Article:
After a good, stressful, productive, or just a little crazy, three years, I have recently finished uni for good. I was never going to be a huge fan of that perfectly reasonable question “So, what are you going to do now?”. Now I may be allergic to it. Including when the person asking is myself. Symptoms: high heart rate, nervous twitch, sweat breakout. To save the breath of anyone asking, I wish I knew.
Besides applying for part-time jobs, worrying about the future and playing Sims 3, I have been working on a little something to get me thinking about my goals for my life, for this summer, for this week, whatever. Voilà, one vision board!
And it’s so simple, yet fun, to decorate. Lists, mindmaps, stickers, favourite song lyrics, and a good dose of motivational quotes. Starting with this gem from a childhood book of mine*:
“The way to deal with an impossible task is to break it down into a number of merely very difficult tasks, and break each one of them into a group of horribly hard tasks, and each one of them into tricky jobs…” – Terry Pratchett, Truckers – p153.
Straightforward, yet sums up my plans for the future in just one sentence. Become a well known, if not famous, author? Impossible. Start a YouTube channel and make videos about living with Asperger’s? Impossible. Find a place of my own? Go travelling? Start a training school for Guide Cats for the Autistic? So what if the last one actually is impossible in my lifetime. You get the picture.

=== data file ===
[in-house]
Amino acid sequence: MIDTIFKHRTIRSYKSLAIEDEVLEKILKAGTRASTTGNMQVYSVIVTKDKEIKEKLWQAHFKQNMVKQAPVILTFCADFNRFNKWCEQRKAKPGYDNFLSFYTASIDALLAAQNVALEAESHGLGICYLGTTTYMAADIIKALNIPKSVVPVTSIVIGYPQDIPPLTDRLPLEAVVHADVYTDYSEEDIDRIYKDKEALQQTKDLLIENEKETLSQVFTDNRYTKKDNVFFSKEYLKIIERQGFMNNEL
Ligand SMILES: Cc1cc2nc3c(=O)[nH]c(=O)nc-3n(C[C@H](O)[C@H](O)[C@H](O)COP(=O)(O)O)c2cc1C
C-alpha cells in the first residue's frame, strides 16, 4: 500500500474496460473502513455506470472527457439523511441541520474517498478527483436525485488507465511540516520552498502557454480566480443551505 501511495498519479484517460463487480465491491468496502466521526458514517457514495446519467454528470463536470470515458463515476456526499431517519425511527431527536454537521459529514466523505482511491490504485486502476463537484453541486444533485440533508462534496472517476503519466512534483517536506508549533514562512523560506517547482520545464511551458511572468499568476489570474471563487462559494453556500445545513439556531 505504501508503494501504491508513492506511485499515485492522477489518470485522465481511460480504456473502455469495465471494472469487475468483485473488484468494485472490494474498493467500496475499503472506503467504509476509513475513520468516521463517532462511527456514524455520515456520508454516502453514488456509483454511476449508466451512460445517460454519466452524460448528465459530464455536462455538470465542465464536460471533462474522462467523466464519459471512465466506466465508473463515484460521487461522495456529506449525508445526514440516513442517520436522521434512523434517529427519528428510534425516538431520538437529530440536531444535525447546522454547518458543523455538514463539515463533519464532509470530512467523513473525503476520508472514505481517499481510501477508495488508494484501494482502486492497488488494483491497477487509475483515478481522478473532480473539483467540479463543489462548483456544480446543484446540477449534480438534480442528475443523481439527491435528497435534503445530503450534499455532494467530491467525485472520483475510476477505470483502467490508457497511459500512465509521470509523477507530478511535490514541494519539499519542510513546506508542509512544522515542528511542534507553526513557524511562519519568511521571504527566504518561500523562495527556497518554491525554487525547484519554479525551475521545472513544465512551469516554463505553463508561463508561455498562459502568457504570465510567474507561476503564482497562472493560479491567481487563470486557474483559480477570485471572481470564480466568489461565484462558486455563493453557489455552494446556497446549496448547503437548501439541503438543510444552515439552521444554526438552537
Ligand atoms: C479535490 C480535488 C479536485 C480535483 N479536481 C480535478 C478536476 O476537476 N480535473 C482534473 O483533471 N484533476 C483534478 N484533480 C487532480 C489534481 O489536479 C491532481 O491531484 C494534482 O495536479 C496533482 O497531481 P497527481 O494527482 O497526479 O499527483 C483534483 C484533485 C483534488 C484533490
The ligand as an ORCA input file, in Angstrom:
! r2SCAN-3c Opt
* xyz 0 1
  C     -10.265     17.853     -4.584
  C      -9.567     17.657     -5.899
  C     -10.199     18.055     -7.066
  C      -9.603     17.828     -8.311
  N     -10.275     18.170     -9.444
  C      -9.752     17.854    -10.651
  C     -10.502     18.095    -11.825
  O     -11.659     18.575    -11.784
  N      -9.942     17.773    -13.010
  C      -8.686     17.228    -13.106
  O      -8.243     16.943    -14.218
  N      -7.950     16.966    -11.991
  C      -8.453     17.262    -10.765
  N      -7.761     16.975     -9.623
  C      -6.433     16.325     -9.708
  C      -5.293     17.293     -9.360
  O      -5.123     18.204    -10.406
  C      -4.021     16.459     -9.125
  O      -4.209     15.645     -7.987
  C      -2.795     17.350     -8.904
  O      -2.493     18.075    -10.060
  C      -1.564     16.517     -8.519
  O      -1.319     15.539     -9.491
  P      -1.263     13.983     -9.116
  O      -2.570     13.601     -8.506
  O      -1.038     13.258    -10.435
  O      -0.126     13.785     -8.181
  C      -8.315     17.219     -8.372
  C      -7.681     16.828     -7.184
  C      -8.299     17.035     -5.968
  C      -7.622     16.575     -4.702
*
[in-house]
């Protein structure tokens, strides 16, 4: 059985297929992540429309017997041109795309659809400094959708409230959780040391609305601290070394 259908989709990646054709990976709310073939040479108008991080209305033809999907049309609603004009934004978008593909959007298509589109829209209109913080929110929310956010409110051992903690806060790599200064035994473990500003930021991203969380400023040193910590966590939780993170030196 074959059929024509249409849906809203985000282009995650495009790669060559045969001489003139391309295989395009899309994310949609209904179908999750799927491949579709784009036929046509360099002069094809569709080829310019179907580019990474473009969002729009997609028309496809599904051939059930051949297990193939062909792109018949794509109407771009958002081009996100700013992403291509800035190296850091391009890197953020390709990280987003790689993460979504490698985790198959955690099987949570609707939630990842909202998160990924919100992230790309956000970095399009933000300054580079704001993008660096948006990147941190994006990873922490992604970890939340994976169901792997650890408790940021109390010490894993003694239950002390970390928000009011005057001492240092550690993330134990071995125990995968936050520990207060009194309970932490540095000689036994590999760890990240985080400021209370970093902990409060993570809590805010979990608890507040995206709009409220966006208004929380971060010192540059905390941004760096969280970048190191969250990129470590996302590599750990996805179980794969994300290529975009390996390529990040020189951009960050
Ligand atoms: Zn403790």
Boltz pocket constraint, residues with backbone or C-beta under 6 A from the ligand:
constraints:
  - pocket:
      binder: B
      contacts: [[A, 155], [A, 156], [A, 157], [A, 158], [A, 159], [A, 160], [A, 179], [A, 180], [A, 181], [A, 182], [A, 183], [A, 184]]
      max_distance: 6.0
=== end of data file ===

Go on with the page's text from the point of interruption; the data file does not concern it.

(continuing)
Half the trick is knowing the answers to the following questions. What do you want to achieve? How do you work best? What drives you? Simple, easily asked questions. Bordering on clichéd territory and yet could impact our view on our life if we really gave them some proper thought. Let’s break it down. What sort of things inspire you? Music, deep conversations with friends, correcting injustice, getting closer to achieving my goals, in my case.
Think about that thing in life you really want to do. Does it motivate you? Worry you? We’ve already ascertained becoming an author, for example, is impossible. Right? But brainstorming ideas for fiction or non fiction material isn’t impossible. Writing short pieces of prose isn’t impossible. Creating a detailed, cohesive synopsis? Tricky, but doable. Researching publishers with requirements that fit your agenda, then editing over and over until someone accepts your work?
Just be persistent. Some things are impossible. But unless your goals include flying, immortality, mass destruction, or turning everything into chocolate, don’t make them so by not even trying. Note to self.